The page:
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    Do you want to solo the back country or just solo hunt in general? If its my tag im trying to fill I almost always try to go alone and prefer it that way. I love to help people out on there tags but when it comes time for mine I prefer to go alone. When it comes to the back country, well refer to my recent thread "first solo backpacking trip" I think the best way for that is like stated by Kevin, work into it, do it more often and PUSH yourself out of your comfort zones. I didn't put it in my other thread but, I almost didnt stay the night and kept debating back in forth on whether or not to stay. Finally I bucked up and forced my self to set up camp right before dark knowing I would have to cross that bridge one time or another and sooner was better than later. Might sound weak but thats really how it went and its quite a bit different when your up there alone. Glad I did now I have little fear of doing a one nighter and my next trip will be a 2 nighter.

  7. #7
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    All of the above are all good takes on becoming a solo hunter. For myself, there's nothing that equals the solitude of being alone in the hills relying on nobody other than myself and the skills that I have perfected. Solo hunters take a lot of pride in what they accomplish alone, from the planning of the hunt, the long quiet drives, setting up camp, hunting and hopefully packing out game. As mentioned, the solitude is not for everyone. You must learn to have confidence in your ability.

  8. #8
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    The first few times I went in solo, I was a lot like Jon Boy. Didn't want to stay the night by myself, it was a little different. I still get lonely after only a couple of days. But I think I hunt a lot better solo, just for the fact that there is no one else to hang around camp and BS with, so I am out hunting more. I still prefer to hunt with a partner, mainly for safety reasons, but sometimes my partners can't go, and I am not going to stay home, so I hunt solo.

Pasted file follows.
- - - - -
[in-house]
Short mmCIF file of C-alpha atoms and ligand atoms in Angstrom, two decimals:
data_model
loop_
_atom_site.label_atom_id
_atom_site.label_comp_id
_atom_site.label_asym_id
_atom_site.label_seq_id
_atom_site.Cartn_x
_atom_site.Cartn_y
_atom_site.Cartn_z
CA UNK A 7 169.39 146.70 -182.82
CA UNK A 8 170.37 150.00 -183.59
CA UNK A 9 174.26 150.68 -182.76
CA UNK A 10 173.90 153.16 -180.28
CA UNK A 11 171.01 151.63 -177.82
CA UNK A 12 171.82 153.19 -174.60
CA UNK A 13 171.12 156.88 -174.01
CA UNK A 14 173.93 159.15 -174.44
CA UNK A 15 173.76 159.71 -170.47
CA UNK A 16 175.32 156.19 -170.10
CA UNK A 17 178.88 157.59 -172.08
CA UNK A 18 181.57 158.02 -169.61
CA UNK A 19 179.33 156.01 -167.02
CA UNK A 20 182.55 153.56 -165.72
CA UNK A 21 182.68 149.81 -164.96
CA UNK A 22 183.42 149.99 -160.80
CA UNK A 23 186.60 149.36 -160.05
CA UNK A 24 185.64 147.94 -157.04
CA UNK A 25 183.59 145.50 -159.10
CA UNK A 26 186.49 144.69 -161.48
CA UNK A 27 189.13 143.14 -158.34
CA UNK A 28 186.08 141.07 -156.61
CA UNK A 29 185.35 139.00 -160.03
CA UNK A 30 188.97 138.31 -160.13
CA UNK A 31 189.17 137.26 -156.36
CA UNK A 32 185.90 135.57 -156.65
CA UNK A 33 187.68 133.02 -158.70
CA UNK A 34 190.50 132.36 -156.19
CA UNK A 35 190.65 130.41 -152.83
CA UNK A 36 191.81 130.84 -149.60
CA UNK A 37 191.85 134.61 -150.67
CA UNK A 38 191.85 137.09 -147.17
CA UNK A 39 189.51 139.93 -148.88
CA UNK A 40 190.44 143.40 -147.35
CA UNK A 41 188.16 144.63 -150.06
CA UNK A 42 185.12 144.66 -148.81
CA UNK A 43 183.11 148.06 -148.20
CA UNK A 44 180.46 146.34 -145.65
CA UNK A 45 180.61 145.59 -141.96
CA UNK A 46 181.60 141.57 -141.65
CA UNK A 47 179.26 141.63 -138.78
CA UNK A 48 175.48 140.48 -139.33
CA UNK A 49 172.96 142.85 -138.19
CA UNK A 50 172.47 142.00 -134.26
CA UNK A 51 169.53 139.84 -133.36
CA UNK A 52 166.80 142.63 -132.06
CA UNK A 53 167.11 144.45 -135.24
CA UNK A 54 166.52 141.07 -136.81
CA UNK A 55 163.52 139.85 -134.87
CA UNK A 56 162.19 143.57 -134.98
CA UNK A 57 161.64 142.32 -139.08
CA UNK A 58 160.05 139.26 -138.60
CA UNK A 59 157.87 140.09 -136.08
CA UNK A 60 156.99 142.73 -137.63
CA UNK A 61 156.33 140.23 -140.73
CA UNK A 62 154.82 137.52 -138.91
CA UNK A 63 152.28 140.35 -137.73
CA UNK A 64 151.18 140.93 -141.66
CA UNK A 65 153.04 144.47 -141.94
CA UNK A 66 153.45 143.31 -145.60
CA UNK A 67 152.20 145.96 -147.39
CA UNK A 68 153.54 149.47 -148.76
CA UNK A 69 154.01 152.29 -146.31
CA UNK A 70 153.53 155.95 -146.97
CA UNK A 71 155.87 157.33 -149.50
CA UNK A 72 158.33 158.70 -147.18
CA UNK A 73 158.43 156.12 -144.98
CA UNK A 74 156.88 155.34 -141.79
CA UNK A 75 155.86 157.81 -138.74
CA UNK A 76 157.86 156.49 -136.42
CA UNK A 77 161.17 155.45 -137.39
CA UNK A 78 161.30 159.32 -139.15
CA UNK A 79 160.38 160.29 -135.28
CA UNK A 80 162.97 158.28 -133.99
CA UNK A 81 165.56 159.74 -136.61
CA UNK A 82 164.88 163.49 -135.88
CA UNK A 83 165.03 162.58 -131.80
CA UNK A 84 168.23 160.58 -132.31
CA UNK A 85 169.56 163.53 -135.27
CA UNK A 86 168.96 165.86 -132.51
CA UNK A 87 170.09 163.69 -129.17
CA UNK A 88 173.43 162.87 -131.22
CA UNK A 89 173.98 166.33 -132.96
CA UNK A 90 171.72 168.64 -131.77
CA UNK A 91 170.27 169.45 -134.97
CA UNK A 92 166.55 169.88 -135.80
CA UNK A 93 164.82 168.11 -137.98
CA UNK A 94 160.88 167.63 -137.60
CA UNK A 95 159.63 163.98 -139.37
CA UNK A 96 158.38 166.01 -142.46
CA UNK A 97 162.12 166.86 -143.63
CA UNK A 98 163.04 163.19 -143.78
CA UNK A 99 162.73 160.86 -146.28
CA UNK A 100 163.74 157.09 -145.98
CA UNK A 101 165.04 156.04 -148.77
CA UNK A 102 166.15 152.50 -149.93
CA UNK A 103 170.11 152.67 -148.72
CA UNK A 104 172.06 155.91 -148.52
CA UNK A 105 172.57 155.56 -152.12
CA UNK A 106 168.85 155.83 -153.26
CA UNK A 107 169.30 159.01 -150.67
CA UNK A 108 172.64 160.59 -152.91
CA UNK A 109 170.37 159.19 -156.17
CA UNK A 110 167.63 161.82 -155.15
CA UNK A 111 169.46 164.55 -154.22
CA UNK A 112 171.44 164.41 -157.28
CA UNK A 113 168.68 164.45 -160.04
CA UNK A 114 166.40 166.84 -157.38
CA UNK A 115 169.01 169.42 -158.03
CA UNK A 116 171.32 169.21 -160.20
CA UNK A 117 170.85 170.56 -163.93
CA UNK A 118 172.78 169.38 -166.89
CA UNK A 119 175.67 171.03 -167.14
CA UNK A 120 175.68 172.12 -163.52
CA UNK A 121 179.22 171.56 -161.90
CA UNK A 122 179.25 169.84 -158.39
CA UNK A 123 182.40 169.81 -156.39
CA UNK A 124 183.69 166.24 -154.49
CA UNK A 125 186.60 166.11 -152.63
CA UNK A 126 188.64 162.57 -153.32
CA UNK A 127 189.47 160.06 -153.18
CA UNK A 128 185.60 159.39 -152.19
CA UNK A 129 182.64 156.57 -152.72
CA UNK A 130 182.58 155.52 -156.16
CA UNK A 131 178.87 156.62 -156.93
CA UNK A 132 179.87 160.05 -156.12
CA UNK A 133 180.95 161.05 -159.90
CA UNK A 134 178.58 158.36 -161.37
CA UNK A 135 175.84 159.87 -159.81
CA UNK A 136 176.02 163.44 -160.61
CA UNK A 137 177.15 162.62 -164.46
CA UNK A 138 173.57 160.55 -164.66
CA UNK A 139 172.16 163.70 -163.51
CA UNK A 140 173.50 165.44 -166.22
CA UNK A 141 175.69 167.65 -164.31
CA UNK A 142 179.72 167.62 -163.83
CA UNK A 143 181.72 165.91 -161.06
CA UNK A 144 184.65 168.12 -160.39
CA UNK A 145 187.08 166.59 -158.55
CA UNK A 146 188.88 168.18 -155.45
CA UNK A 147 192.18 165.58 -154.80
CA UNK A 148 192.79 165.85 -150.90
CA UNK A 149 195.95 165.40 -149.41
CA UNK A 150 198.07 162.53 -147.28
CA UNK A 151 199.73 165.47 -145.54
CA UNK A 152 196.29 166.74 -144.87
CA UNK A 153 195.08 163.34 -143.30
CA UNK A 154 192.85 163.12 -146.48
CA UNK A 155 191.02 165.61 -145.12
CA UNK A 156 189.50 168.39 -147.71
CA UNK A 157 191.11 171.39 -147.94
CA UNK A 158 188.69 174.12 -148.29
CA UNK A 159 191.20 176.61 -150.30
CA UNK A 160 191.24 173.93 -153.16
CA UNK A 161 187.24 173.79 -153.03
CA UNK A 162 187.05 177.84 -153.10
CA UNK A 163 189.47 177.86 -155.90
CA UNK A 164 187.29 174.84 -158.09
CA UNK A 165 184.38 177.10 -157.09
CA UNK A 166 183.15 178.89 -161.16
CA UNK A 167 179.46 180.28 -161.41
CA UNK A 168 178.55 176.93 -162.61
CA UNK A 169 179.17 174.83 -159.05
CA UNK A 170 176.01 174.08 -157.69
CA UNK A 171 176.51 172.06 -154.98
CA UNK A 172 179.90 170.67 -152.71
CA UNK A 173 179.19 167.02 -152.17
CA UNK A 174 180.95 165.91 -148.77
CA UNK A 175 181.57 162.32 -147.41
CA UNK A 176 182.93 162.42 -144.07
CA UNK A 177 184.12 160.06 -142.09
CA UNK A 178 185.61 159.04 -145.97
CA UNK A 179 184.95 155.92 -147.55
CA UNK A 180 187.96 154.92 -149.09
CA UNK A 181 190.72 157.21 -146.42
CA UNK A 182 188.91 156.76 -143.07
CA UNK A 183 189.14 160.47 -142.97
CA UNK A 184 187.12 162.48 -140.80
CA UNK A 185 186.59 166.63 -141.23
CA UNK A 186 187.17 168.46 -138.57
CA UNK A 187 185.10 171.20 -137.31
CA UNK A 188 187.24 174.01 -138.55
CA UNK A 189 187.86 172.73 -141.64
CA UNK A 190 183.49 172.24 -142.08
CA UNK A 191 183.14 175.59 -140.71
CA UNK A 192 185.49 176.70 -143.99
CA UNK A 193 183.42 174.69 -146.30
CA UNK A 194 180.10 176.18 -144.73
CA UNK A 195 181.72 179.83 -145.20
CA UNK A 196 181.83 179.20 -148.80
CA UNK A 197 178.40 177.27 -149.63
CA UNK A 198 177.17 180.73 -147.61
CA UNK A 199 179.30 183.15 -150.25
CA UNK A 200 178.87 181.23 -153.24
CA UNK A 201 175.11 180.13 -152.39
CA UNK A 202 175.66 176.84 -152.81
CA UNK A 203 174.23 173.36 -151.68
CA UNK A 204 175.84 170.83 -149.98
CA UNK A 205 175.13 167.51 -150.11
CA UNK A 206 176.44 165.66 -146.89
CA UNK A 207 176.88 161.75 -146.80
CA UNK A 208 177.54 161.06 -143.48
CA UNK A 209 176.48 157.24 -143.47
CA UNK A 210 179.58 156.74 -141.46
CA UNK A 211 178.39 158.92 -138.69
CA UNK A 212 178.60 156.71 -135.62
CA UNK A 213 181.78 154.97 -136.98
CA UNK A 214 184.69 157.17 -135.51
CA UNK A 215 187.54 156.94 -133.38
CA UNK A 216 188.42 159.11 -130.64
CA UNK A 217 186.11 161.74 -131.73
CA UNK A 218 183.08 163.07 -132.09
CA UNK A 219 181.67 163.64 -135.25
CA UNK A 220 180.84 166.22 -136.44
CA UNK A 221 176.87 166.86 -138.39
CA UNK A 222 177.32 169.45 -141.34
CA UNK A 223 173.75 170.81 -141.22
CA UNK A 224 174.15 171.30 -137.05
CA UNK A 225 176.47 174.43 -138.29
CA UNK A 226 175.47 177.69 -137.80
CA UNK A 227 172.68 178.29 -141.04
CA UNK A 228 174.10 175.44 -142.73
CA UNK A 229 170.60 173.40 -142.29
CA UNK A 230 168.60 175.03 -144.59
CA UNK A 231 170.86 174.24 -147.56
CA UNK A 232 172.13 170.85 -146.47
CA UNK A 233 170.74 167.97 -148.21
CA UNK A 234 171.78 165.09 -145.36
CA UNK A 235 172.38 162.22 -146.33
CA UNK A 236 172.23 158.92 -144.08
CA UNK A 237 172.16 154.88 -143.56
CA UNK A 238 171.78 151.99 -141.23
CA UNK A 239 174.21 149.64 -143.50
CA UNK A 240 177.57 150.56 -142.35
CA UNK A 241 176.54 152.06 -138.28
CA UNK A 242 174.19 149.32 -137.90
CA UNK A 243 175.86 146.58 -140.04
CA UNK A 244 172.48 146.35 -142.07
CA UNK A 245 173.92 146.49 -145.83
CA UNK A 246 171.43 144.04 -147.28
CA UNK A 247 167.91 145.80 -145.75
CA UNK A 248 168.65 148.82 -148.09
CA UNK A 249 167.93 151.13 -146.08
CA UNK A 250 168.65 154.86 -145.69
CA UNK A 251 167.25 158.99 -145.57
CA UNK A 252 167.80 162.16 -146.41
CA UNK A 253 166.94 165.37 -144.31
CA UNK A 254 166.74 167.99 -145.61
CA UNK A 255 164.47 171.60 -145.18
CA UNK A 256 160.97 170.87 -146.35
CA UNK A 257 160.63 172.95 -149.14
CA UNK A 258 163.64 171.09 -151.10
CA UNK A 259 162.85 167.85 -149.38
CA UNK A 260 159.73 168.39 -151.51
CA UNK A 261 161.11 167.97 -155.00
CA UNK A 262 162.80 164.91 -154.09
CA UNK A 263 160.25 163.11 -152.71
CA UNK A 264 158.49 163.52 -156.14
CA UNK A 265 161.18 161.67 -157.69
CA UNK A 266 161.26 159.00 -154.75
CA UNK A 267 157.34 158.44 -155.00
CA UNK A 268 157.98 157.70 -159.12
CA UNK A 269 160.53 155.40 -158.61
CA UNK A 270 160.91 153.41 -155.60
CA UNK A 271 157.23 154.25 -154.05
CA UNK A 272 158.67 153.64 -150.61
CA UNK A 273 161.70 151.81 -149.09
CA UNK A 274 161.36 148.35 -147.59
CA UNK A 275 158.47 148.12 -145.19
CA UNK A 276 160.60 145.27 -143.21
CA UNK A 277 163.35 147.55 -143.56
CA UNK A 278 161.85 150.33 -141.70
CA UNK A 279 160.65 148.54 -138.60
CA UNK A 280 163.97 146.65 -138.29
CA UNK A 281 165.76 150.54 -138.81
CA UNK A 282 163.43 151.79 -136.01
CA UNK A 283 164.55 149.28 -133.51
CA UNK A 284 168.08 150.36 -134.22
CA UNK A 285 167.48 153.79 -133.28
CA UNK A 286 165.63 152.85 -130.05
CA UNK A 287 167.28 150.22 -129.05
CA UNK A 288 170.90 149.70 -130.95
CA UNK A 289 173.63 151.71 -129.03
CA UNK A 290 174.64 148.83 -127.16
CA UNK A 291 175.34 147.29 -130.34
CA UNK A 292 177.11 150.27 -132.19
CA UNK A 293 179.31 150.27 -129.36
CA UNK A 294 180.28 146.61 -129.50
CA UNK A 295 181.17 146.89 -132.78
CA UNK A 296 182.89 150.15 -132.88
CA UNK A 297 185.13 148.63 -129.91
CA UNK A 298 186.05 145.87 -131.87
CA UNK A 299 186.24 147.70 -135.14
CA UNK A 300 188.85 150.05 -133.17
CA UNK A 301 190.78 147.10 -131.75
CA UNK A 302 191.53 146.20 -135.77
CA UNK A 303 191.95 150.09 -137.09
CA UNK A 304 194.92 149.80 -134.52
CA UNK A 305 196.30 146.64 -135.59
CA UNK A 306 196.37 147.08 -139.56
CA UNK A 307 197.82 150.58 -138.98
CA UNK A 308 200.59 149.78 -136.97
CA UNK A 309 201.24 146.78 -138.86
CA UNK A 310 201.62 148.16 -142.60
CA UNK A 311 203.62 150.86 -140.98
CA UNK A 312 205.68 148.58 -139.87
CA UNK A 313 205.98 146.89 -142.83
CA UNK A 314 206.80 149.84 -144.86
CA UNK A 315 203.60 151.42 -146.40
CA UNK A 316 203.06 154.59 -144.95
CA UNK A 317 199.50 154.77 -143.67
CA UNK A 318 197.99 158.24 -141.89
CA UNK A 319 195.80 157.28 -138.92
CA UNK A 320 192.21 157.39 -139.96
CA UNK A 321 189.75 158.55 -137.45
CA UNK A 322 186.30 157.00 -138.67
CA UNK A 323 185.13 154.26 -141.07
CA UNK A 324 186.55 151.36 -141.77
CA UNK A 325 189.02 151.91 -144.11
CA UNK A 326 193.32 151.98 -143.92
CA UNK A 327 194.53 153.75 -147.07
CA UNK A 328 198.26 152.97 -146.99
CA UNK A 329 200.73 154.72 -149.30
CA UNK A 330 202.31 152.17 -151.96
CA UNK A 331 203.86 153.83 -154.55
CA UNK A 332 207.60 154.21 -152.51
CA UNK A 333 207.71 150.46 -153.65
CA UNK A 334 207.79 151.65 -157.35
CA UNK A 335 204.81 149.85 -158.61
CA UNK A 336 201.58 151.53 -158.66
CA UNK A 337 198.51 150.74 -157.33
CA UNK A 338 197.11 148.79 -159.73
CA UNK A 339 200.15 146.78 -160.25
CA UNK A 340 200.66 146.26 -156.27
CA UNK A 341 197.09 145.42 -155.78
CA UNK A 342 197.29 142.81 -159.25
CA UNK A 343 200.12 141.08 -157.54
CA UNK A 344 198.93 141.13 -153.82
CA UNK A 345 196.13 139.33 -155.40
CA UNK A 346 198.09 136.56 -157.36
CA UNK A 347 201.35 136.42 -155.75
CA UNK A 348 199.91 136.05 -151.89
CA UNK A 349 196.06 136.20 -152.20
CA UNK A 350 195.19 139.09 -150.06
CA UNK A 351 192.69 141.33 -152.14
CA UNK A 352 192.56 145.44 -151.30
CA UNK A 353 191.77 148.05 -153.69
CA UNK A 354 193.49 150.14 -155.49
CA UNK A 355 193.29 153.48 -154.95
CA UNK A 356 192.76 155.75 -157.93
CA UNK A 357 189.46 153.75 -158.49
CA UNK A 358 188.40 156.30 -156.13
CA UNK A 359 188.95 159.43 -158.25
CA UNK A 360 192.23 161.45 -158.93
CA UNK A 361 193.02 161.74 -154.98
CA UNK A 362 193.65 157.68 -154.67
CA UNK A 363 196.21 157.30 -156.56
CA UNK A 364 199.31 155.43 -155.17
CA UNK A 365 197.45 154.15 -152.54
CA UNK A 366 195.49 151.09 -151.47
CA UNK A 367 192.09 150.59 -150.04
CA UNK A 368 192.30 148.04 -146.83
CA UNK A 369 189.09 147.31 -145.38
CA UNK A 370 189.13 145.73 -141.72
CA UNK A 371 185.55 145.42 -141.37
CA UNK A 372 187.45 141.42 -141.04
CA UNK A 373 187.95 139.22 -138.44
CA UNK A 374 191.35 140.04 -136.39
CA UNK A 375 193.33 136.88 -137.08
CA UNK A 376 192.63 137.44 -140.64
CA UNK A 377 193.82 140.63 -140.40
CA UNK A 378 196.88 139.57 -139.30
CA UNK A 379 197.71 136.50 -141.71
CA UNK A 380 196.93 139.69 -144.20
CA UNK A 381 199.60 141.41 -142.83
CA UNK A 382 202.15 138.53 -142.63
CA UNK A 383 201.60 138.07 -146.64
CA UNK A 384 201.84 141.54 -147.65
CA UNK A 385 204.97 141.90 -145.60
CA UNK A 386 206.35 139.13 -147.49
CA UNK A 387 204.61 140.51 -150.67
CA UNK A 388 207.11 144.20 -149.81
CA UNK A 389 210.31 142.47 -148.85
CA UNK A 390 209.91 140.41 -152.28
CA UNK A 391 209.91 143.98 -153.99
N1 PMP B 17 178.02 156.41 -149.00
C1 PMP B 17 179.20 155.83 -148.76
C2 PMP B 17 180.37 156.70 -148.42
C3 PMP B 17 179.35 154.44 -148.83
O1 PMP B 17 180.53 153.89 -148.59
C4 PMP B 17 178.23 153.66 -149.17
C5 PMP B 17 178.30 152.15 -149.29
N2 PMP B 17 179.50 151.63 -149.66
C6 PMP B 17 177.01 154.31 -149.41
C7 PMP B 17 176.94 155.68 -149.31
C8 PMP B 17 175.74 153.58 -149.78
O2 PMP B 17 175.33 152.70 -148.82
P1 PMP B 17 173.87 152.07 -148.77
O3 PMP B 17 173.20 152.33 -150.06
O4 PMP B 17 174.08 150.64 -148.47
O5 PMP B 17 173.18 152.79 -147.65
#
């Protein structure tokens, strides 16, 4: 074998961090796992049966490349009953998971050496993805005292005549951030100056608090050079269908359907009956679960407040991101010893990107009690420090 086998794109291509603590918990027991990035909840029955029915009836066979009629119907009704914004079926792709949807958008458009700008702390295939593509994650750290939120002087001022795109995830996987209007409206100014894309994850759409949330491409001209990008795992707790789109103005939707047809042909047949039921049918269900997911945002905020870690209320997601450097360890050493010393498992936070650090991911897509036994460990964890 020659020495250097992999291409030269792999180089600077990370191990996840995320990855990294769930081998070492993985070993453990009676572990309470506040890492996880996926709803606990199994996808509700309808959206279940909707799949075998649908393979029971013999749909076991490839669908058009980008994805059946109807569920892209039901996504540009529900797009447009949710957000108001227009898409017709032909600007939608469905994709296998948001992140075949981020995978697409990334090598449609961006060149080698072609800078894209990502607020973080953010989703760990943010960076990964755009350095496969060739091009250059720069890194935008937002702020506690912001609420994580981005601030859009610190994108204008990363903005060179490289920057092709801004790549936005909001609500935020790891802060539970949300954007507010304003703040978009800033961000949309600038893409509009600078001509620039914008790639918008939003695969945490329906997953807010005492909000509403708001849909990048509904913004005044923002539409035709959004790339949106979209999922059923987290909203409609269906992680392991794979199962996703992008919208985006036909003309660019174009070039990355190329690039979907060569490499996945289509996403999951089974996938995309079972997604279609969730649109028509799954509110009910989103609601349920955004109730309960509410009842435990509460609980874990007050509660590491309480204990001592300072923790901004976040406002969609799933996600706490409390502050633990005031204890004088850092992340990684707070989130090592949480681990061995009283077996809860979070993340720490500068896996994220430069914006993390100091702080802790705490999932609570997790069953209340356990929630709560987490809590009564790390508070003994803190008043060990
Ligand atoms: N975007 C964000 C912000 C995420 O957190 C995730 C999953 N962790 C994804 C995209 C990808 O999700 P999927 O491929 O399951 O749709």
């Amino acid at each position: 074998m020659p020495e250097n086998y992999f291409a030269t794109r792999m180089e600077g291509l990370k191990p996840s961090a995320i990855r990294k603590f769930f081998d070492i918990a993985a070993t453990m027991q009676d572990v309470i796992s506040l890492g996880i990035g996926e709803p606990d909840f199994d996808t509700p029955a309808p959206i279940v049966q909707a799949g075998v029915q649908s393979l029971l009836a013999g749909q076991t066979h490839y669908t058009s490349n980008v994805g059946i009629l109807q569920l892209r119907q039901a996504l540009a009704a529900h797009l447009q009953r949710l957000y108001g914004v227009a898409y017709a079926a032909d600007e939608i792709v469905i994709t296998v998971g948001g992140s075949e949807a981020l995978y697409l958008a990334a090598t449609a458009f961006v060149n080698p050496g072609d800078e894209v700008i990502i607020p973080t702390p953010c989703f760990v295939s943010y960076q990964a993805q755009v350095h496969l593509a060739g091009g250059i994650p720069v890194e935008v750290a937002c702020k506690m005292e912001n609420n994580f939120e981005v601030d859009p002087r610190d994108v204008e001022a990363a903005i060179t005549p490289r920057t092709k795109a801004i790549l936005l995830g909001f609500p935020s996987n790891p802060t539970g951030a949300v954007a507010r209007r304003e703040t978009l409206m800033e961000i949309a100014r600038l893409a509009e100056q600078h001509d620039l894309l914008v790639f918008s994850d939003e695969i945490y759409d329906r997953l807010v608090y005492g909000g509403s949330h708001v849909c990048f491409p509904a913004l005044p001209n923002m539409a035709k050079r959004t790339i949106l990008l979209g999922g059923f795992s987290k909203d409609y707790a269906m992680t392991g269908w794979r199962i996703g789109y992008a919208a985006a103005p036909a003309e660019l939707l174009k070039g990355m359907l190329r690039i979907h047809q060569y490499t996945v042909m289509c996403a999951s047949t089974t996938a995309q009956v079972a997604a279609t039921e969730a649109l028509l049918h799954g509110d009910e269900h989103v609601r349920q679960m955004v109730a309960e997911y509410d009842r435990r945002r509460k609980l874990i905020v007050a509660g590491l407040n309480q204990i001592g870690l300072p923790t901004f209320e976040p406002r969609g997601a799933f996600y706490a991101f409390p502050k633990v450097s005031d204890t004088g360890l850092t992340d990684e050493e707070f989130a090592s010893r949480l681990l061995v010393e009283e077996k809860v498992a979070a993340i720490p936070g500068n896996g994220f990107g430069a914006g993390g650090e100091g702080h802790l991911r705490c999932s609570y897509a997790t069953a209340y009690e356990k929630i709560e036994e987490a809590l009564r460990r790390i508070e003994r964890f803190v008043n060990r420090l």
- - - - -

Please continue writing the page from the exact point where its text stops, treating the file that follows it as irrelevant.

Shoot STR8

  9. #9
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    I started out hunting solo when I was a kid, my Dad was a once a year deer hunter but that just wasn't enough for me. Over the years I just kept at it. I moved around a lot when I was in the Navy so really didn't have much choice a lot of times. I still prefer to go it alone most of the time, that way I know who to blame when something goes wrong and who to congratulate when everything comes together. I do hunt with my best friend quite a bit and have for over 30 years but it's certainly not a requirement. I never saw hunting as a social event, I hunt to kill stuff and I don't want to bet my tag on a group decision. I'm not anti-social or anything and I like to sit around the campfire and shoot the breeze as well as the next guy but when push comes to shove I'll usually go alone.

    Bob

  10. #10
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    My way of solo hunting is a little differant, I do alot of hunting alone. I accually rather have it thay way most of the time. But I'm not real big on staying in the backcountry overnight so I just hike in and out every day. Its alot of hiking in the dark, but I would rater do that and have a comfortable camp an a good nights sleep. I may not get as far back in as alot of guys here, but where I hunt in Oregon its hard to get more than 10 miles from a road or trailhead. I agree that when your solo you tend to stay in the woods longer, and when it all comes together its more rewarding. The hardest part for me is planning on how to get the animal out without help, so I pack alot of gear that I don't always get to use.